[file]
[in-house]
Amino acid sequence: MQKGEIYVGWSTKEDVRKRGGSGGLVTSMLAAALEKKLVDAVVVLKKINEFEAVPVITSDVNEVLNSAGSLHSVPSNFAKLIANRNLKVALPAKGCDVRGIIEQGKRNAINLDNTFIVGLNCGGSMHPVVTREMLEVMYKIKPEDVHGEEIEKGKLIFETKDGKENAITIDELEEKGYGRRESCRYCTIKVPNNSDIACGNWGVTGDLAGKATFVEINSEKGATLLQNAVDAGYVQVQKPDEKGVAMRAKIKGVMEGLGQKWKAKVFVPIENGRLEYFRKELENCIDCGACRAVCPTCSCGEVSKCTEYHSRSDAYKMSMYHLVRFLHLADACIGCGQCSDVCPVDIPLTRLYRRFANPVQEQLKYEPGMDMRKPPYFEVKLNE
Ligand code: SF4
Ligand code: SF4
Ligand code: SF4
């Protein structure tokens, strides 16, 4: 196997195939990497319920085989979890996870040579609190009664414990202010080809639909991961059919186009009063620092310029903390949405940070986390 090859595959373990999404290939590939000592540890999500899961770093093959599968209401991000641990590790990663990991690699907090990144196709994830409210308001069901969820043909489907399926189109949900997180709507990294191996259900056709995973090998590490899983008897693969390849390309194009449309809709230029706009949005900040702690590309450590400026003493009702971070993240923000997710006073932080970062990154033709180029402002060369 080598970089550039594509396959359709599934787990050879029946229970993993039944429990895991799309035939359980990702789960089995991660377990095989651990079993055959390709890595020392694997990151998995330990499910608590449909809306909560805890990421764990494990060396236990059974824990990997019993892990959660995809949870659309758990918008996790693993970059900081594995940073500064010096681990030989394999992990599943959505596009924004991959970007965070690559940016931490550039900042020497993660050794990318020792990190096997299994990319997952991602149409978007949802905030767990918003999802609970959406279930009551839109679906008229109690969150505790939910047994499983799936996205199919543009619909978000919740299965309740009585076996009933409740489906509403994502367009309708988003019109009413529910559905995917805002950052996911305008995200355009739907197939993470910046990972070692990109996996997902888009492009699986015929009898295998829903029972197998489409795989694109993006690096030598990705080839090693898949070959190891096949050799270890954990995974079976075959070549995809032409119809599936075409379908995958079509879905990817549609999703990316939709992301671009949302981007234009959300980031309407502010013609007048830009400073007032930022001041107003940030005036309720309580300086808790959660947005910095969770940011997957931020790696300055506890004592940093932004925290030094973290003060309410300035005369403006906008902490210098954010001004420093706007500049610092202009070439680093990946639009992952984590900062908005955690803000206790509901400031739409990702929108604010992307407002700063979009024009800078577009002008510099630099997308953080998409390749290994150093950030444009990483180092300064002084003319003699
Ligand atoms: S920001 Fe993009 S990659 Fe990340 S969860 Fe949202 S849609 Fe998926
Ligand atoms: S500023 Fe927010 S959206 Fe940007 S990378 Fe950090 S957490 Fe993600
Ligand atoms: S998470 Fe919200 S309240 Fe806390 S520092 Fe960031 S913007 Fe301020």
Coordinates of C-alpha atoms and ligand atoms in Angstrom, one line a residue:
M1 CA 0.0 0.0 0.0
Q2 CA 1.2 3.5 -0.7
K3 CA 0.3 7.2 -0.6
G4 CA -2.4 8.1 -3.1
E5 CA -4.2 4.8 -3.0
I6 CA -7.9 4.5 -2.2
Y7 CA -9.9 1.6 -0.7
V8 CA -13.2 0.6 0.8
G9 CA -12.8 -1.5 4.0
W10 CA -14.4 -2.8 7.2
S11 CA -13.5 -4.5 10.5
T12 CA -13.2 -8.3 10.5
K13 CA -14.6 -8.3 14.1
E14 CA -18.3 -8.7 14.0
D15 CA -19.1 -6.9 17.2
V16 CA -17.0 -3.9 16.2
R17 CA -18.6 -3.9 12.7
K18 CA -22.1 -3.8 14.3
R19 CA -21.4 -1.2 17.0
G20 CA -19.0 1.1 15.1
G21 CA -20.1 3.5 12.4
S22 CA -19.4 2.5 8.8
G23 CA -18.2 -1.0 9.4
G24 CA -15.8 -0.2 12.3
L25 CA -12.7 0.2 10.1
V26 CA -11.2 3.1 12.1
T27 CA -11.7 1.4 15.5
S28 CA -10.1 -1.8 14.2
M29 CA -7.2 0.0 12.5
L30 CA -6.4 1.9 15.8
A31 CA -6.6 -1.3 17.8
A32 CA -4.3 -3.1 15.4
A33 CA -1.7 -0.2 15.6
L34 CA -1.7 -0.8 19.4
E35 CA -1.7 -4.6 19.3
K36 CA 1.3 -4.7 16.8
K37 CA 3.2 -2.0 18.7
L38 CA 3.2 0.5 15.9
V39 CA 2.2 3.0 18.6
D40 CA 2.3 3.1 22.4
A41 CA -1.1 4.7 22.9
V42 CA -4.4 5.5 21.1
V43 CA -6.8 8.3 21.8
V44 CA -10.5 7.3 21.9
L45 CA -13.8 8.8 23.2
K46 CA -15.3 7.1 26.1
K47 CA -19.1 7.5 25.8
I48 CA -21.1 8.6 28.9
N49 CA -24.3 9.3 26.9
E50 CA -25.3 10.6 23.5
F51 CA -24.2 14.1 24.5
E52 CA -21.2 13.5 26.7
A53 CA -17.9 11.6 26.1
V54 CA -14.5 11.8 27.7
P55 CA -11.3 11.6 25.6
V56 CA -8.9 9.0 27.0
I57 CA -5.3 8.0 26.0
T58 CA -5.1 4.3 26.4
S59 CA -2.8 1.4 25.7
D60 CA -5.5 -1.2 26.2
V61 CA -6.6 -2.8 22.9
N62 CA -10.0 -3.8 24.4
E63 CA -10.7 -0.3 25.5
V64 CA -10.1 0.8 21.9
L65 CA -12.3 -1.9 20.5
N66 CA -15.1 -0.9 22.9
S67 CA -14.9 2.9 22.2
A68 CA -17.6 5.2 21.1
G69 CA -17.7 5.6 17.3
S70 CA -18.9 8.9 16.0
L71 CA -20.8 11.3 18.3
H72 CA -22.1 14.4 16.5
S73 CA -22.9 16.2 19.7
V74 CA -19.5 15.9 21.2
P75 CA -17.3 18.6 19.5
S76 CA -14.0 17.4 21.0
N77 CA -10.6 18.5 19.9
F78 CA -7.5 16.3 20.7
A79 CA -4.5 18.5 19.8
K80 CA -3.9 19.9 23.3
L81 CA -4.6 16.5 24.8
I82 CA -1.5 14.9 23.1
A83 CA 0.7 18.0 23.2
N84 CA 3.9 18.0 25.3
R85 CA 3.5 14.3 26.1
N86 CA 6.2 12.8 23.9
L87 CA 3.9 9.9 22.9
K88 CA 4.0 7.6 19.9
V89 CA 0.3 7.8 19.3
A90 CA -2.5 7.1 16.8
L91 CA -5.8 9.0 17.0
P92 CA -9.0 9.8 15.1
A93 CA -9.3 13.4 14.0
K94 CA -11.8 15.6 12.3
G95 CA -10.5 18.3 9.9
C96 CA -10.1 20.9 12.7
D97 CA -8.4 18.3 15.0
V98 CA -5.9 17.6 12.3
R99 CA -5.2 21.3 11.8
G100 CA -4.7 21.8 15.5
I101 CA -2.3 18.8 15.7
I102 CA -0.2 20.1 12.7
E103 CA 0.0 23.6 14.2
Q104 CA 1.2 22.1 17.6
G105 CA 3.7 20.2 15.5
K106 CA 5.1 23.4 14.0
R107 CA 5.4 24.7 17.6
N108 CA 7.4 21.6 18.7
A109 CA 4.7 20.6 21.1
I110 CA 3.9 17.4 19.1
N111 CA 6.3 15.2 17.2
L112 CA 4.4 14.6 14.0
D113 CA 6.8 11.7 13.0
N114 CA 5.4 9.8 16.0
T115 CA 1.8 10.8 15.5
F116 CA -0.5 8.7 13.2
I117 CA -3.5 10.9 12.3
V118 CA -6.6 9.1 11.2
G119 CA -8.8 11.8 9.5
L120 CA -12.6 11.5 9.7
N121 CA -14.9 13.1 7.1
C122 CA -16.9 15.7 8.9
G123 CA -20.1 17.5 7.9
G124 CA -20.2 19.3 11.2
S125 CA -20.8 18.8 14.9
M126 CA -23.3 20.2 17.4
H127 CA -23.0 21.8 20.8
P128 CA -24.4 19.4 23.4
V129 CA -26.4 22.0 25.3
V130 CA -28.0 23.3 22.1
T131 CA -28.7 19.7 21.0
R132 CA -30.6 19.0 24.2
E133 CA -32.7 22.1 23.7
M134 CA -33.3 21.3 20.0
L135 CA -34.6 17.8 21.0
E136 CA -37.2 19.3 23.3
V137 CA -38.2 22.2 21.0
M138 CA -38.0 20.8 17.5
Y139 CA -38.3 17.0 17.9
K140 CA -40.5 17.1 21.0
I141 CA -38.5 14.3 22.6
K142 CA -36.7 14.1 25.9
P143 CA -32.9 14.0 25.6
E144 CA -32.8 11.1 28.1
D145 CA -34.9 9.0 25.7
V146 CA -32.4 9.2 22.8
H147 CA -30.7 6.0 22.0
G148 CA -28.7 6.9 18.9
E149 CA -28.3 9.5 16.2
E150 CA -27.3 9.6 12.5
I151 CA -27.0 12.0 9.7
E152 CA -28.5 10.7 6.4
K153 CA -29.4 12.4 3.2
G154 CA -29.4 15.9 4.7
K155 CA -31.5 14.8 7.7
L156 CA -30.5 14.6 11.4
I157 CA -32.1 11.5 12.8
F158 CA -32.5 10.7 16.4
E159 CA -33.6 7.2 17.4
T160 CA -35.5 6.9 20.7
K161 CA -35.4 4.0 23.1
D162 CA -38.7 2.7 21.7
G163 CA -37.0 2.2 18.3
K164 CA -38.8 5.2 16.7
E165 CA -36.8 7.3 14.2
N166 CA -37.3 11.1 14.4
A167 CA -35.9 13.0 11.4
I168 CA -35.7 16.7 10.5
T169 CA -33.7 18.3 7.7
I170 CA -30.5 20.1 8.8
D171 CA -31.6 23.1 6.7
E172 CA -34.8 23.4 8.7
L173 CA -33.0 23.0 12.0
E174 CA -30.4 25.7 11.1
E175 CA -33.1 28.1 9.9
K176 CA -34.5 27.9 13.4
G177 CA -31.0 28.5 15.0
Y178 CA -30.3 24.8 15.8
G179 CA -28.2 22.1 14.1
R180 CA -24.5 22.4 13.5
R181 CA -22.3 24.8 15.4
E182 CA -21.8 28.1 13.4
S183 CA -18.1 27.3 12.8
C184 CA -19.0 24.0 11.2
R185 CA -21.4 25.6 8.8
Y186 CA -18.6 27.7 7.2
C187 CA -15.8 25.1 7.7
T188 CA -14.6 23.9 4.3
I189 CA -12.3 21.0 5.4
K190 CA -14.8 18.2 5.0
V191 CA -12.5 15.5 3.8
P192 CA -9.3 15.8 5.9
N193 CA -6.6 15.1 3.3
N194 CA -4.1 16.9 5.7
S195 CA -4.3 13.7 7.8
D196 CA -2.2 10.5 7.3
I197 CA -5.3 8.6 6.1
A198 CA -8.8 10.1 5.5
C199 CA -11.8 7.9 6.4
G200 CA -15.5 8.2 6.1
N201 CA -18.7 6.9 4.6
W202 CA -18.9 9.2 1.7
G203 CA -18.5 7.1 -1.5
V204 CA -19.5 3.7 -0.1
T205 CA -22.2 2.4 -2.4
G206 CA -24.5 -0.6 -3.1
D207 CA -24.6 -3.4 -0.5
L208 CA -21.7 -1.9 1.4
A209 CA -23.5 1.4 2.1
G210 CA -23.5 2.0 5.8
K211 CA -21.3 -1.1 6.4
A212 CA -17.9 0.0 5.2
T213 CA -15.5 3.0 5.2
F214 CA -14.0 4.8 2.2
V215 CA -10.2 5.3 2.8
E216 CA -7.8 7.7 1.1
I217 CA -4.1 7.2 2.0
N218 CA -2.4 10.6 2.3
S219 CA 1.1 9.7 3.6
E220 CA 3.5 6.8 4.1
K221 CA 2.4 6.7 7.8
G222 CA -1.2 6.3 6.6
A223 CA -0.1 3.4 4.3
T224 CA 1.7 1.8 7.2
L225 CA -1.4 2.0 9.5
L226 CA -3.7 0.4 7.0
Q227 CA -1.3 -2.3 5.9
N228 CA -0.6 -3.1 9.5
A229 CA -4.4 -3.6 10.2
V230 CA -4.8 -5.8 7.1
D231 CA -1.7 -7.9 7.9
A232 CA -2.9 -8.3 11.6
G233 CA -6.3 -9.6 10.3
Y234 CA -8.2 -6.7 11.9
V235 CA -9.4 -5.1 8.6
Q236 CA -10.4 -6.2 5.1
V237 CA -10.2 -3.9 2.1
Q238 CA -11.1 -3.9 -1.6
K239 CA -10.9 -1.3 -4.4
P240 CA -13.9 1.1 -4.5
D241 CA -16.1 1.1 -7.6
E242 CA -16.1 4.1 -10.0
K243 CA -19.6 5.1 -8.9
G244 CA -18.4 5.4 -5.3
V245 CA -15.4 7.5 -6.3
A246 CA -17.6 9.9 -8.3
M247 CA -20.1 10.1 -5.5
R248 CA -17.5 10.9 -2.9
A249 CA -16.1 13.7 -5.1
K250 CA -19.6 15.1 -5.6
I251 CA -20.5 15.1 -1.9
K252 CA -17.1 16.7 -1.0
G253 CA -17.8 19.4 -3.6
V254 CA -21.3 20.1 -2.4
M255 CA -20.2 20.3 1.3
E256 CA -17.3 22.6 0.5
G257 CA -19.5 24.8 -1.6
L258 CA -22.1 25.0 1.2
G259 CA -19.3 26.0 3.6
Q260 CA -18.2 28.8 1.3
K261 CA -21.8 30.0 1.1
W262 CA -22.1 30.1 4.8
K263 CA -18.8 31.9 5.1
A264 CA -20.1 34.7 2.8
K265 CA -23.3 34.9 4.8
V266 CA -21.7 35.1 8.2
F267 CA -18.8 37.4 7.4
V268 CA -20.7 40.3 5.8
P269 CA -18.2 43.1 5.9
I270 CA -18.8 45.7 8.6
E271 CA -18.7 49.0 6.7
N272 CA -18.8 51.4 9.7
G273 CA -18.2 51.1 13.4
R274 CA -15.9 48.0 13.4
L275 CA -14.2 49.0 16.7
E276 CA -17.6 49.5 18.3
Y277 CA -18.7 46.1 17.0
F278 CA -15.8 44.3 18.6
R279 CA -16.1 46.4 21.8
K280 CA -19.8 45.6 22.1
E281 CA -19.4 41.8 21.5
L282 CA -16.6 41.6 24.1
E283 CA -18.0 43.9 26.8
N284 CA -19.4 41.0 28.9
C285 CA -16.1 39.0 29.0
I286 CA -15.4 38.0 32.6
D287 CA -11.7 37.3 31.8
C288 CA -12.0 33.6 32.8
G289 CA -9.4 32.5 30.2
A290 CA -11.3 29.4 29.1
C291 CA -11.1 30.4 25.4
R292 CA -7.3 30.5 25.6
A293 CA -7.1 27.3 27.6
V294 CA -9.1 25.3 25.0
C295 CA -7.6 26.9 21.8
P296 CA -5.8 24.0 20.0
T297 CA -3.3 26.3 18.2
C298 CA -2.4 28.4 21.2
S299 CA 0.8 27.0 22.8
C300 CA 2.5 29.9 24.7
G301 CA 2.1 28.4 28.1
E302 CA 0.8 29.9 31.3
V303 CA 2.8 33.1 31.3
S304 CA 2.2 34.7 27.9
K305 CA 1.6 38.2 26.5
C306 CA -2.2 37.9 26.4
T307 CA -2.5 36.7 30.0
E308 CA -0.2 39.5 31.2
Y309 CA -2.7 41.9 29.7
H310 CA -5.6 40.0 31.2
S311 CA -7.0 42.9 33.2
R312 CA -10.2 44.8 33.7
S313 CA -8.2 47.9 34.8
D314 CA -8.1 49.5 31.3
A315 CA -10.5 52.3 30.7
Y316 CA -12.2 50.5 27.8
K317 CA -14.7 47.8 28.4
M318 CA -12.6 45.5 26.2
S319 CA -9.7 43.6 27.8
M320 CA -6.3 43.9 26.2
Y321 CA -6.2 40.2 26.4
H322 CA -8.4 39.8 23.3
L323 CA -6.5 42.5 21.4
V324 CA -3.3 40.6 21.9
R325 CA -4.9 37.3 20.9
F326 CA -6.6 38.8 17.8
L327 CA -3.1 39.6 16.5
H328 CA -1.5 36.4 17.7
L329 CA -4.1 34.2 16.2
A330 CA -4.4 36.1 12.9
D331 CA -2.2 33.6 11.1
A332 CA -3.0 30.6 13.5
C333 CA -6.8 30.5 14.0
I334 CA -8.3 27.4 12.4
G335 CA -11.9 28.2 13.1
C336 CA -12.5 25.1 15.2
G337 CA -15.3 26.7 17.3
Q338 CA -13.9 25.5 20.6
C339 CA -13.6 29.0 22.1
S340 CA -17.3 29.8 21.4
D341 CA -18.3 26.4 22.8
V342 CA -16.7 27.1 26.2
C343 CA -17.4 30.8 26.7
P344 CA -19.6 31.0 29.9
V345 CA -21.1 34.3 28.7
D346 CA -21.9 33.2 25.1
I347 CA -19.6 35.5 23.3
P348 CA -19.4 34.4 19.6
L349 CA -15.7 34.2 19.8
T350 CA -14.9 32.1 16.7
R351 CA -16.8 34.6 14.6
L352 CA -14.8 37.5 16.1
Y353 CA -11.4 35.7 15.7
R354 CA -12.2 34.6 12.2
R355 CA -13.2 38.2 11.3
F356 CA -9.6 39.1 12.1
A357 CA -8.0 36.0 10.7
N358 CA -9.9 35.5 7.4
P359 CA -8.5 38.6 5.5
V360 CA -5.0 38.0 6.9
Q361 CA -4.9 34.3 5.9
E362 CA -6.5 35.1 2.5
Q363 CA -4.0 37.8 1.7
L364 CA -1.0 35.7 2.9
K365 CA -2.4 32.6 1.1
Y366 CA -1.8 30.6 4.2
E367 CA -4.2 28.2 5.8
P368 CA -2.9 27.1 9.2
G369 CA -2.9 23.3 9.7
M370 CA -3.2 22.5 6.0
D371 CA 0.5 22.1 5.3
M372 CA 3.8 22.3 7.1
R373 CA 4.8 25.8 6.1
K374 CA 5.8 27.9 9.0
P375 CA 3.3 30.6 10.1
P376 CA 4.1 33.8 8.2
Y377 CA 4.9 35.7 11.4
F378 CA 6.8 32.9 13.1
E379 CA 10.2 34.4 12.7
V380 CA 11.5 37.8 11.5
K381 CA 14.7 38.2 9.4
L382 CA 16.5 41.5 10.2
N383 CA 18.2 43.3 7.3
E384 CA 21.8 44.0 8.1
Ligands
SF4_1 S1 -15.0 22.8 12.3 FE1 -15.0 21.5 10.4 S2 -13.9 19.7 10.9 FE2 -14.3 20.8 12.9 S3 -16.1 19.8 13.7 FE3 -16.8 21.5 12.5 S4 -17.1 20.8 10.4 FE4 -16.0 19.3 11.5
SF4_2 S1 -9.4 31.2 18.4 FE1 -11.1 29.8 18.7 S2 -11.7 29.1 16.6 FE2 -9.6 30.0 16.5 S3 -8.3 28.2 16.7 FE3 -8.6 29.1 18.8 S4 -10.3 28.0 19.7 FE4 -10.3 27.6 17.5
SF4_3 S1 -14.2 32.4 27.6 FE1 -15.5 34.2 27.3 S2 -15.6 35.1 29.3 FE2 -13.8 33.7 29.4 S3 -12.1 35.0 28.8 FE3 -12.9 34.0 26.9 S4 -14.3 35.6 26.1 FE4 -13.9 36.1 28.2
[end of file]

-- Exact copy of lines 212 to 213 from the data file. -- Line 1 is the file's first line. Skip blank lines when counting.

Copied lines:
W202 CA -18.9 9.2 1.7
G203 CA -18.5 7.1 -1.5